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by Richard Billingham or Sauvage [+see also:
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by Camille Vidal-Naquet – films with a very bold cinematic style. We will show traditional narratives, but also experimental, documentary and animated forms, which might make the jury’s job a little complicated,” she jokes. “This formal diversity continues to be a central part of our programme. We are trying to provide a new perspective on the future of European cinema.”

With new team members on board, also including Alessandra Pastore as head of industry, there are many novelties to come – such as Screen 9. “It was our new curatorial idea  – to create a special place for the bravest films in our programme,” senior programmer Mantė Valiūnaitė explains to Cineuropa. “We decided to dedicate it to films that are brave in their stylistic decisions and the retrospectives. As our programme is big and diverse, we are hoping to create a small oasis for people whose tastes lean towards more experimental titles. This way, they will know where to find something that has been curated just for them.” The screening room will open with Jeremy Shaw’s Quantification Trilogy, followed by a conversation with the Canadian-born artist, who will be attending the event.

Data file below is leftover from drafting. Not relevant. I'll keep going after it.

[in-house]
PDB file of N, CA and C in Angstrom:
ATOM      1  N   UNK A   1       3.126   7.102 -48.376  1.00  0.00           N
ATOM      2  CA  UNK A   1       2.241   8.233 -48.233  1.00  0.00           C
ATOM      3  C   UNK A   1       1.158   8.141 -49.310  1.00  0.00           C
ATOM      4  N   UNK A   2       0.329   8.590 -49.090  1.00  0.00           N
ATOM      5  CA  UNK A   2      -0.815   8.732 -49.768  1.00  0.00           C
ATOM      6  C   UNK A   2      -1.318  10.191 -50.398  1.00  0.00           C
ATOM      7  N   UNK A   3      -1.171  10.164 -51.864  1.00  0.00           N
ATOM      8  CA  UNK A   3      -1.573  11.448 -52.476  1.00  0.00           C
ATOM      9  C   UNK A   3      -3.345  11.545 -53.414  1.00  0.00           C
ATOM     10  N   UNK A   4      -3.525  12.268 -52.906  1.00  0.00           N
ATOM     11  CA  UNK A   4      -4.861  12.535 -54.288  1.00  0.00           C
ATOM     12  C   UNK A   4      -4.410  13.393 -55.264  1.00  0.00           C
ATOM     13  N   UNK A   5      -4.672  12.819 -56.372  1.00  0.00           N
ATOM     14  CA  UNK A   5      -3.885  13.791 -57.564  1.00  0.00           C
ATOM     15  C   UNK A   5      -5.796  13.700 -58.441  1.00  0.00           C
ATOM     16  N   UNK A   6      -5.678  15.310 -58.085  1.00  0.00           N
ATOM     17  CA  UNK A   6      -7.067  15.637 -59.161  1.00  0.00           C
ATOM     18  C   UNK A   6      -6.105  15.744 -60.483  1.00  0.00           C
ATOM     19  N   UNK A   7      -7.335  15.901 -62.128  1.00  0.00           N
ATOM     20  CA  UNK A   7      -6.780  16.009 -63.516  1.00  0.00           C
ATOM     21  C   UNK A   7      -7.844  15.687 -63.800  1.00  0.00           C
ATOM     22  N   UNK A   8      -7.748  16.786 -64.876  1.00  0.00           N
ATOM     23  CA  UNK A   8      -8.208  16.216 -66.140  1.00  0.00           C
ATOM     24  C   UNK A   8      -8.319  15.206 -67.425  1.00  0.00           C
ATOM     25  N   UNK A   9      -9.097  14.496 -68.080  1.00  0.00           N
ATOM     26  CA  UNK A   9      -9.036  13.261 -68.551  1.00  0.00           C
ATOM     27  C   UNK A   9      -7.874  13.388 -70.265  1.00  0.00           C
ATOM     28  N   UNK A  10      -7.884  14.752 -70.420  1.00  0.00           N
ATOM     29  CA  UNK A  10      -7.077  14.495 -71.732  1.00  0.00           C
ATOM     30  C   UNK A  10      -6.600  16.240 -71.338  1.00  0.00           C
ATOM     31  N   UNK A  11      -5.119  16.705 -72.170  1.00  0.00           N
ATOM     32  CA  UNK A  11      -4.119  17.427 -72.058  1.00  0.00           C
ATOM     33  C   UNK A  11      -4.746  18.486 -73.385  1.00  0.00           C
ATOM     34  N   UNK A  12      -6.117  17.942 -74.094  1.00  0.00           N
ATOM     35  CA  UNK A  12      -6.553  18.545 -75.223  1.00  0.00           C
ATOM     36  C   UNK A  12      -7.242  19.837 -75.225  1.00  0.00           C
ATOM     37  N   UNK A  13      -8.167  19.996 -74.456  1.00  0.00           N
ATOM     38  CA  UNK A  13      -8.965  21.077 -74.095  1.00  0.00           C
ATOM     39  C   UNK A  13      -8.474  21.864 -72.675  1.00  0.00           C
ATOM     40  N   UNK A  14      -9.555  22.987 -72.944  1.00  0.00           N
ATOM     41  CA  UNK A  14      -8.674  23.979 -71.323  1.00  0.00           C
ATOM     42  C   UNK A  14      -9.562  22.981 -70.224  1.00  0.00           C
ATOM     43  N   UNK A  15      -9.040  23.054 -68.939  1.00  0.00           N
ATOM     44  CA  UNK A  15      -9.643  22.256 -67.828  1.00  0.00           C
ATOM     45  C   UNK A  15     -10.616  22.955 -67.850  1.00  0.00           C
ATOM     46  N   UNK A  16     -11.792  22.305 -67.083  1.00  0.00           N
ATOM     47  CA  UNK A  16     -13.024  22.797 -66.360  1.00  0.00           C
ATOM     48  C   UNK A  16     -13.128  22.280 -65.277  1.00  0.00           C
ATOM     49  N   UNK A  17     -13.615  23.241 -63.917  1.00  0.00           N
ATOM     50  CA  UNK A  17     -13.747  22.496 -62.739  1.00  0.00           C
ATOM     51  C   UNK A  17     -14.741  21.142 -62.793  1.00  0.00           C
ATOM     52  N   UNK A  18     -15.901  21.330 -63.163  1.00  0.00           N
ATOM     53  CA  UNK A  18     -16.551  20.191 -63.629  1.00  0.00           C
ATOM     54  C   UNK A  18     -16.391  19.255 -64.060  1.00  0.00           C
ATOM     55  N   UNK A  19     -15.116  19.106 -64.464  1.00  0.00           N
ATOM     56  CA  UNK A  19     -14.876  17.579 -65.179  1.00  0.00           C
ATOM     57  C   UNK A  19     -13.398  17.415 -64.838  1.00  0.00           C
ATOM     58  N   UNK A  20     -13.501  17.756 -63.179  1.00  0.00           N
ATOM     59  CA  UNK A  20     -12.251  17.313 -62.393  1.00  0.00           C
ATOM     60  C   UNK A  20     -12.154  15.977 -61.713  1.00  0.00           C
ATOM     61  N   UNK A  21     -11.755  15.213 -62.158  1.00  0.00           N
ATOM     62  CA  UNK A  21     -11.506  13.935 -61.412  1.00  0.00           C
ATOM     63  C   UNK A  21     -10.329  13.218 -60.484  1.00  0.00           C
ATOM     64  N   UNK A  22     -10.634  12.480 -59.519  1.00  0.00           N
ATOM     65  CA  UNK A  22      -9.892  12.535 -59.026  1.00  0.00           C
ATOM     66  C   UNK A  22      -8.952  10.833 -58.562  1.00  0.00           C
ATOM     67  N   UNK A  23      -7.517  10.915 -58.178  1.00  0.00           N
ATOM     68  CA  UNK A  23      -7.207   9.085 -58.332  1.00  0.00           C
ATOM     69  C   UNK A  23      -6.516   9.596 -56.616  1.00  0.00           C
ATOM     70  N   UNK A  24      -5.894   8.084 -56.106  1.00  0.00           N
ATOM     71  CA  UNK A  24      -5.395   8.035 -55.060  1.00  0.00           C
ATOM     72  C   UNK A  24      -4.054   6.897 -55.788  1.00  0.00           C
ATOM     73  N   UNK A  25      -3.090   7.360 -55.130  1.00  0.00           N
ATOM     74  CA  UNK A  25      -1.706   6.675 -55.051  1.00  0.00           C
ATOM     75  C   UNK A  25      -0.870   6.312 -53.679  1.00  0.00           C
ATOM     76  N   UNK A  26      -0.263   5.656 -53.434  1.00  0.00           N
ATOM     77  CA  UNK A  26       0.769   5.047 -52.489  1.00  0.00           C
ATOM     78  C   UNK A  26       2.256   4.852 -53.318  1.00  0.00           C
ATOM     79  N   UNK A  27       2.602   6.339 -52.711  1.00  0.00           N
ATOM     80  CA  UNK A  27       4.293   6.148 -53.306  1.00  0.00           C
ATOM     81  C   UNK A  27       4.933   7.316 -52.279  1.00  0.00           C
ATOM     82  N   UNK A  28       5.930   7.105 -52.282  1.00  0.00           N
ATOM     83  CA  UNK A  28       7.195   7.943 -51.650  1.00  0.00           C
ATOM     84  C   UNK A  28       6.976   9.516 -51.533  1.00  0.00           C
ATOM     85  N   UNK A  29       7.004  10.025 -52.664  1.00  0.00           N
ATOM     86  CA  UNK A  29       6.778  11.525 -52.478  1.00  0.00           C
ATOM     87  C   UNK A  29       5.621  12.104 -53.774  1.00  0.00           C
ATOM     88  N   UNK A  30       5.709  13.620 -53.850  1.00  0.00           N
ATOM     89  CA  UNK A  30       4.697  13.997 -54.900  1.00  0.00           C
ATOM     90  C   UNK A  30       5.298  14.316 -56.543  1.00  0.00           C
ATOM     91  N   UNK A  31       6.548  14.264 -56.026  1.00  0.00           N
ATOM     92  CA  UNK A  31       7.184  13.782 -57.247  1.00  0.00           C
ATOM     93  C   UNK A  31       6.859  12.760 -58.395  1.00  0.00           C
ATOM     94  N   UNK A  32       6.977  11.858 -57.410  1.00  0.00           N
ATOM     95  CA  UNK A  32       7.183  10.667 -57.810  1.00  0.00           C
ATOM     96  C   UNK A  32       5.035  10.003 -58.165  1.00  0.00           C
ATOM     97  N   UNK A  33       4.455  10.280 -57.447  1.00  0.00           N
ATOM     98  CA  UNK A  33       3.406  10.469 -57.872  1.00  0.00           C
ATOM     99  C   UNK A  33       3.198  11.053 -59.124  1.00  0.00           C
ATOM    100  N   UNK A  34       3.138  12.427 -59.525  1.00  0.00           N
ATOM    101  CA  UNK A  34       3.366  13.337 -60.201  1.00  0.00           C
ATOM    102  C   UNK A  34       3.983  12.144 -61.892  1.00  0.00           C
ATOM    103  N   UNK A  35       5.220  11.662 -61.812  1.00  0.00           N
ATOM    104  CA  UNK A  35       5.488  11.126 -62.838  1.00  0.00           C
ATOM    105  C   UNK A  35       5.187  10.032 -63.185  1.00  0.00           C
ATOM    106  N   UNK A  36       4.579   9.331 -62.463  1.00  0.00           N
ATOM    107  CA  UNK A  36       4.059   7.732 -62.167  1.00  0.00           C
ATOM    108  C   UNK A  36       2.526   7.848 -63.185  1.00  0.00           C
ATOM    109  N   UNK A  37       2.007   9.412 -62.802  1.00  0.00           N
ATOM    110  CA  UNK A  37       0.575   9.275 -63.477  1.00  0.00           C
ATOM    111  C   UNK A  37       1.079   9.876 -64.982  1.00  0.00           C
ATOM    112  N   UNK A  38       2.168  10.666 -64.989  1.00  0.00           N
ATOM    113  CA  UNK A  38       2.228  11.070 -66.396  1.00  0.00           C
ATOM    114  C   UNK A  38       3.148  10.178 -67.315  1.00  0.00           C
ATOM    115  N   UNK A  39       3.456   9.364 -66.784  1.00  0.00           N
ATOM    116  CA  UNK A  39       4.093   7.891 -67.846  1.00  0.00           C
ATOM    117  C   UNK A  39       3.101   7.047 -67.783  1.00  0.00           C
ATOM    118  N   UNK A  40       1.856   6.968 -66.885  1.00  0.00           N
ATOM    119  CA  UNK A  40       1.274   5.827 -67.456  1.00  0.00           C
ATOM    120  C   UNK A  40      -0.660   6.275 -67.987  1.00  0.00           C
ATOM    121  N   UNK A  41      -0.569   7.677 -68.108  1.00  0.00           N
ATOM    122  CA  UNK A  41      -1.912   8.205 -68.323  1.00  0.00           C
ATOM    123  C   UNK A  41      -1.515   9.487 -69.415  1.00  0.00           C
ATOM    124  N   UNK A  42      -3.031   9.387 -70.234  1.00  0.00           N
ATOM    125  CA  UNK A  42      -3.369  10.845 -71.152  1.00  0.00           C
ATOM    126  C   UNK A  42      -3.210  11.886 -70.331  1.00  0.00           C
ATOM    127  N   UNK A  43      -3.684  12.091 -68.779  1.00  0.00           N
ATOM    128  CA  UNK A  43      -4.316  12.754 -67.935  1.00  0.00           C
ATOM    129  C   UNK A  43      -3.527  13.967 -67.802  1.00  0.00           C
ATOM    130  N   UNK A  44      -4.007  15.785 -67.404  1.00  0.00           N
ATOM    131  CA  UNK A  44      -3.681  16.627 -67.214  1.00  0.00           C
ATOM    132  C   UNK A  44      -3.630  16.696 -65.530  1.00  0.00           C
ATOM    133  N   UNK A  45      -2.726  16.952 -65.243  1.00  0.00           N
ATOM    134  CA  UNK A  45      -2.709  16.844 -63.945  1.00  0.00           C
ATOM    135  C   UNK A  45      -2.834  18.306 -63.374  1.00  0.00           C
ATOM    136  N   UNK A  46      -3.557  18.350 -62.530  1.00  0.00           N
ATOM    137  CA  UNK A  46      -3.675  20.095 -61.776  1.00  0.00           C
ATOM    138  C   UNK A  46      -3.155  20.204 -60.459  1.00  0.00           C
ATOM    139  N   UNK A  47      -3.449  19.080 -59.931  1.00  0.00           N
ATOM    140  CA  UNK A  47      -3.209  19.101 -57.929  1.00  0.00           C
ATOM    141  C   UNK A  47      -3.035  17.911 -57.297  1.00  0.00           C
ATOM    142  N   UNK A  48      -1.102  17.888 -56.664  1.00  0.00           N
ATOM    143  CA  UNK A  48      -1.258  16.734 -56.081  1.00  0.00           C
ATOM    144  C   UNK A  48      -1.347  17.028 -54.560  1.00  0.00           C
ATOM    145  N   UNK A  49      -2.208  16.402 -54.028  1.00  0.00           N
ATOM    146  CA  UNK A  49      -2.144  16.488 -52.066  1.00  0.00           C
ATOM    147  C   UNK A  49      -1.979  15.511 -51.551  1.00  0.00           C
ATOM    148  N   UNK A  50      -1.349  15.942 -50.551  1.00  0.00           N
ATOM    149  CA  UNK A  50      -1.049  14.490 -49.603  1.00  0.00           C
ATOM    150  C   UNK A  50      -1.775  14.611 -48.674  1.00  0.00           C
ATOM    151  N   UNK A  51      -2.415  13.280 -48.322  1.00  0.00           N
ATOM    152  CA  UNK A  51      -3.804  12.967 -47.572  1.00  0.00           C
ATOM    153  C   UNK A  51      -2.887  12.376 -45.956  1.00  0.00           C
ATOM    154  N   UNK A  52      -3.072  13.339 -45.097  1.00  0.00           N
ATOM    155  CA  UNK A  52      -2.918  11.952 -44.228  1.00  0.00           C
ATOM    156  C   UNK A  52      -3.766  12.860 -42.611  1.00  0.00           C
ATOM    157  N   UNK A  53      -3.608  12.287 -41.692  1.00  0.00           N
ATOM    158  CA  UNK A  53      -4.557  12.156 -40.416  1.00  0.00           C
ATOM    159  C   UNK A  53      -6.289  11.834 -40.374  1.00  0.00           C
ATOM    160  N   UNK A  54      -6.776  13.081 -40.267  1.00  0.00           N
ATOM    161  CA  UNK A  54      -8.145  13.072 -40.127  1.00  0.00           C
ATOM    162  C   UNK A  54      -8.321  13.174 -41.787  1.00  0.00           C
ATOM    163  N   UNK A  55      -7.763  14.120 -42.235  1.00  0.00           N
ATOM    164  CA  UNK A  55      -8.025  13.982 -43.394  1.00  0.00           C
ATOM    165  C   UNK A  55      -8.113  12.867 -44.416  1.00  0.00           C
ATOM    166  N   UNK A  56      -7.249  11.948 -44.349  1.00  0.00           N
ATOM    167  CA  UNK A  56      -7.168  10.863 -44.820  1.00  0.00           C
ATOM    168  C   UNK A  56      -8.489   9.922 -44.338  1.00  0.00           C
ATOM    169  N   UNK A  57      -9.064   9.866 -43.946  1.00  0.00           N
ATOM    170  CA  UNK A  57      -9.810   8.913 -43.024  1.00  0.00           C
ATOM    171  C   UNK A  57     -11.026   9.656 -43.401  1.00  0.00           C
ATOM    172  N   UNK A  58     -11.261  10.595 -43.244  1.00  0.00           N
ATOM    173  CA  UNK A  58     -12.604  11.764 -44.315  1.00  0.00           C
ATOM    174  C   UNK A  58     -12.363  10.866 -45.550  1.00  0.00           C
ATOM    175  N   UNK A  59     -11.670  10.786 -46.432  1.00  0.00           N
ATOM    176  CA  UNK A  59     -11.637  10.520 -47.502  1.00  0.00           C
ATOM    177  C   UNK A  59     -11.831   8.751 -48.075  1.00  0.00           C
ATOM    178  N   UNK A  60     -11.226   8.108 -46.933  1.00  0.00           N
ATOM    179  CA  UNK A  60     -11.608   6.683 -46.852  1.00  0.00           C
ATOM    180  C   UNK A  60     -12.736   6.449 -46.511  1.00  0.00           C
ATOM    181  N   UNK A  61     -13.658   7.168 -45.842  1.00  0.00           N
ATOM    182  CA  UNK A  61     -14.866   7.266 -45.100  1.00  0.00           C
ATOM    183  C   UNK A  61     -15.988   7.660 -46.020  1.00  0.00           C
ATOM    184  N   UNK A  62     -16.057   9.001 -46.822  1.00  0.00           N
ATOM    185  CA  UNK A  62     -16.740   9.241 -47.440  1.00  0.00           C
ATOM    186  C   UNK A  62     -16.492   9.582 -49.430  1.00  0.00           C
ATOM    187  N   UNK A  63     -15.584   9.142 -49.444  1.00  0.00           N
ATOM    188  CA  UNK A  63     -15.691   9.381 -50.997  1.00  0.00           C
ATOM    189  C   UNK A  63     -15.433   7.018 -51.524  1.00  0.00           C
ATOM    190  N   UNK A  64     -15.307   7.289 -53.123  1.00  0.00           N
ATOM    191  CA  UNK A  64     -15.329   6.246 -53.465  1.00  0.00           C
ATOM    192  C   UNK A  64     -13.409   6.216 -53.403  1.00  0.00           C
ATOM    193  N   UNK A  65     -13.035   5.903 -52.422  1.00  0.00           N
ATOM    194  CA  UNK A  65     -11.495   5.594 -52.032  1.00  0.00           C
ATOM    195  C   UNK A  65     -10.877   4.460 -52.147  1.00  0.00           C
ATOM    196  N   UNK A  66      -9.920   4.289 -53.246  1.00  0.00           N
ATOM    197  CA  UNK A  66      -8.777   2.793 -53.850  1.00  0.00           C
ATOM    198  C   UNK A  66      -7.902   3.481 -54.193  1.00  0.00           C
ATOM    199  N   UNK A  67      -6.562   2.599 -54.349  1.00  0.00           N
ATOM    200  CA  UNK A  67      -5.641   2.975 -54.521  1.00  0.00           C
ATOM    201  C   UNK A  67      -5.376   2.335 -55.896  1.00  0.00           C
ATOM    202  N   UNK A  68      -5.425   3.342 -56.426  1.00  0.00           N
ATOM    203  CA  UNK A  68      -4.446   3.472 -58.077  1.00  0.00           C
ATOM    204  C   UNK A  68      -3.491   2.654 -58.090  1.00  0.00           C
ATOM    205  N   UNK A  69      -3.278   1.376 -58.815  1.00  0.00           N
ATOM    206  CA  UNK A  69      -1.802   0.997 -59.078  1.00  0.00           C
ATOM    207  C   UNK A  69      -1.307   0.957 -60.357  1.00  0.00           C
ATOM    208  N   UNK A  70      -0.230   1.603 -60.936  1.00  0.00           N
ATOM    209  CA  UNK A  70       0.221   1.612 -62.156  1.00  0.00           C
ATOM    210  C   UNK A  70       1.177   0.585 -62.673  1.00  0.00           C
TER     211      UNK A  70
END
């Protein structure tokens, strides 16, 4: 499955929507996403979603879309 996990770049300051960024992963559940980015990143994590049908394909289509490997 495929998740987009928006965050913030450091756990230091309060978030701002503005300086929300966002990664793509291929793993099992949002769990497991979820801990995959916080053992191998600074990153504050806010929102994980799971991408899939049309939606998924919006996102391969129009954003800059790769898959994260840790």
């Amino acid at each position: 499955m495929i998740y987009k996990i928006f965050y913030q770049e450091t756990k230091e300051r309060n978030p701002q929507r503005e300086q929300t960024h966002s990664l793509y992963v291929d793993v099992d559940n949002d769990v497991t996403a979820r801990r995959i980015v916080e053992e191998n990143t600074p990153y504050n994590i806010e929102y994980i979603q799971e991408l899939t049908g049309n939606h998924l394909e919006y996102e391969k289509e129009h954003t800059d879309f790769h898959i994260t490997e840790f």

Screen 9 will also accommodate the two newest shorts by Ben Rivers and Julien Faraut’s documentary John McEnroe: In the Realm of Perfection [+see also:
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, as well as a special screening dedicated to Jonas Mekas – a Lithuanian-American filmmaker who sadly passed away in January. “As I was Moving Ahead Occasionally I Saw Brief Glimpses of Beauty is the essence of documentary cinema coming to life,” argues programmer Gediminas Kukta, a self-confessed fan of the genre. “I am delighted that we have succeeded in getting such strong documentary films for different sections. They are interesting because of the themes they explore, the forms they take, or because they rethink and expand the entire genre,” he adds, his excitement shared by Mantė Valiūnaitė: “I am also very happy about our two retrospectives [dedicated to] Claire Denis and Djibril Diop Mambety,” she says. Both of these filmmakers expanded film language and created a unique way of speaking about important issues, such as the consequences of living abroad or losing one’s place. We will show nine films by Claire Denis, from her debut, Chocolat, to her newest outing, High Life [+see also:
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, and most of the movies will be shown from 35 mm prints.” Djibril Diop Mambéty’s retrospective will include two features: Touki Bouki and Hyenas.